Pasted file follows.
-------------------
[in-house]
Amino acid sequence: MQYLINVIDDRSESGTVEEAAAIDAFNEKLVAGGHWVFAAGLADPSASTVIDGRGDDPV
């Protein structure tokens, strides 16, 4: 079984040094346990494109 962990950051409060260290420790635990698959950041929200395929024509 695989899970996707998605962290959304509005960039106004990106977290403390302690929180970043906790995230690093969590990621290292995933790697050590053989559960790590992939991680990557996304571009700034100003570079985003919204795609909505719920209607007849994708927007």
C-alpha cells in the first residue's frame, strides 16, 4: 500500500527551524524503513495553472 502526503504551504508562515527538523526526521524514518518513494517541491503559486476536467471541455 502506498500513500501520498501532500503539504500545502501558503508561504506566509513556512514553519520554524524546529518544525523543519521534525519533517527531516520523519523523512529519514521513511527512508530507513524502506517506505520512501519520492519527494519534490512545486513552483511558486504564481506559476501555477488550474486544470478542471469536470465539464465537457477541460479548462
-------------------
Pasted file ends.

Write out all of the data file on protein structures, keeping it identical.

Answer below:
[in-house]
Amino acid sequence: MQYLINVIDDRSESGTVEEAAAIDAFNEKLVAGGHWVFAAGLADPSASTVIDGRGDDPV
């Protein structure tokens, strides 16, 4: 079984040094346990494109 962990950051409060260290420790635990698959950041929200395929024509 695989899970996707998605962290959304509005960039106004990106977290403390302690929180970043906790995230690093969590990621290292995933790697050590053989559960790590992939991680990557996304571009700034100003570079985003919204795609909505719920209607007849994708927007």
C-alpha cells in the first residue's frame, strides 16, 4: 500500500527551524524503513495553472 502526503504551504508562515527538523526526521524514518518513494517541491503559486476536467471541455 502506498500513500501520498501532500503539504500545502501558503508561504506566509513556512514553519520554524524546529518544525523543519521534525519533517527531516520523519523523512529519514521513511527512508530507513524502506517506505520512501519520492519527494519534490512545486513552483511558486504564481506559476501555477488550474486544470478542471469536470465539464465537457477541460479548462